Pink Moon Zone

“You cannot, in human experience, rush into the light. You have to go through the twilight into the broadening day before the noon comes and the full sun is upon the landscape.” [Woodrow Wilson]

Twilight is all that is uncertain, blurred and painted in secret colours. Lying in bed, half asleep, half awake, there is still time before the alarm rings and I doze into crazy thoughts. Not exactly dreaming because I’m not really asleep, though images and parts of sentences, fractions of strange melodies, keep me from choosing sides – fall back into unconsciousness, or wake up to a new day.

It is a very particular and often rather unpleasant type of sleeplessness. This is the time when things which trouble my mind while awake transform into surreal images. Little worries become daunting fears and random words repeat in my head like a poisonous mantra.

At other times, this is when I feel creativity crawling up my spine. I am a big believer in this ancient myth: an artist wakes up in the midst of night, turns on a dim light (or lights a candle), picks up a notebook (always there for such noble moments) – rushes to quickly rescue an epiphany from the deadly hands of forgetfulness. Because it does happen – images, harmonies, words and ideas do come to us in these lonely moments, as we walk a path through twilight and into the broadening day. Which is why I usually try to embrace this mental-physical state for as long as possible, even when it scares.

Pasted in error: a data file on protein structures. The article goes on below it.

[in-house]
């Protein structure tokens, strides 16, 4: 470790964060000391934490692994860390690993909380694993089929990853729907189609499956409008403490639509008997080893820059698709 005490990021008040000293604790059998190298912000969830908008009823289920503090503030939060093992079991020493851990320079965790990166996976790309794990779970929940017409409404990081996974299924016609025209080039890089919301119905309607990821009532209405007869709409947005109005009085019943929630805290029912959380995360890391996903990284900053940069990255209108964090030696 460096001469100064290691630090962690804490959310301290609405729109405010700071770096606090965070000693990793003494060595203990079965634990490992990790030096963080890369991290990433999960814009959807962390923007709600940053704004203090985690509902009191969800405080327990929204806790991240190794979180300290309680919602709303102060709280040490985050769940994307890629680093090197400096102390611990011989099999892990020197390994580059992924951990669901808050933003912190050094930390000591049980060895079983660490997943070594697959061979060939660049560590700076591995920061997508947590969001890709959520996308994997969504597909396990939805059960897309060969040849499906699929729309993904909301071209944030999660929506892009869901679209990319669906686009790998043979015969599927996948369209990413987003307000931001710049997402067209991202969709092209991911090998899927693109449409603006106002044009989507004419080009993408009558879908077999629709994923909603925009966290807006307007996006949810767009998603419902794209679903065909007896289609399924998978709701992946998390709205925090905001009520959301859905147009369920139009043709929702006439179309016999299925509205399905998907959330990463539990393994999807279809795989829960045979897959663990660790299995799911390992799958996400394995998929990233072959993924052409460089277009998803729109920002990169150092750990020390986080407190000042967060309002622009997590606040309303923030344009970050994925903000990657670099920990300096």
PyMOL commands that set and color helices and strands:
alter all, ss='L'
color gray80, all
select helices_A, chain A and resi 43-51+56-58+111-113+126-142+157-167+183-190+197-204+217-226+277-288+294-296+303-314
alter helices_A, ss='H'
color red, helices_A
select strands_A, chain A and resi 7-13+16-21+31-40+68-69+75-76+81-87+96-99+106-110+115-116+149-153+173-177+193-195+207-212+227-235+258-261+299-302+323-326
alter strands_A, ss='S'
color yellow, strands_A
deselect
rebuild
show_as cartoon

This, for example, is a result of what I call a Pink Moon Zone:

“One day it will have to be officially admitted that what we have christened reality is an even greater illusion than the world of dreams” [Salvador Dali]

Dali is one of the most known examples of an artist who was constantly inspired by his own dreams – his famous melting clocks express the arbitrary way in which we conceive time while dreaming. On an earlier post on this blog I mentioned McCartney’s dreamed melody Yesterday which became one of the most loved songs of the Beatles. In 2015 the neo-classical composer Max Richter released an album titled Sleep, eight hours in length. His music invites us to listen to it over a good night’s sleep. The album premiered as a live broadcast in front of a few lucky people who were given beds to sleep in. Max Richter says about the piece:

“Sleep is an attempt to see how that space when your conscious mind is on holiday can be a place for music to live“

When I was 6 or 7 years old, our librarian at school read to us the Epic of Gilgamesh, once a week for one hour. She read a part out loud and then guided us into a fascinating First-Graders discussions about one of the most profound works in the history of literature. Dreams are a core subjects in this work. She asked us one day: “what do you think dreams are?” I answered that dreams might be memories we have from earlier life cycles.

I don’t know about life cycles anymore, but I still often have the feeling that my dreams are blurred memories… but maybe they are their to remind of something that didn’t yet happen?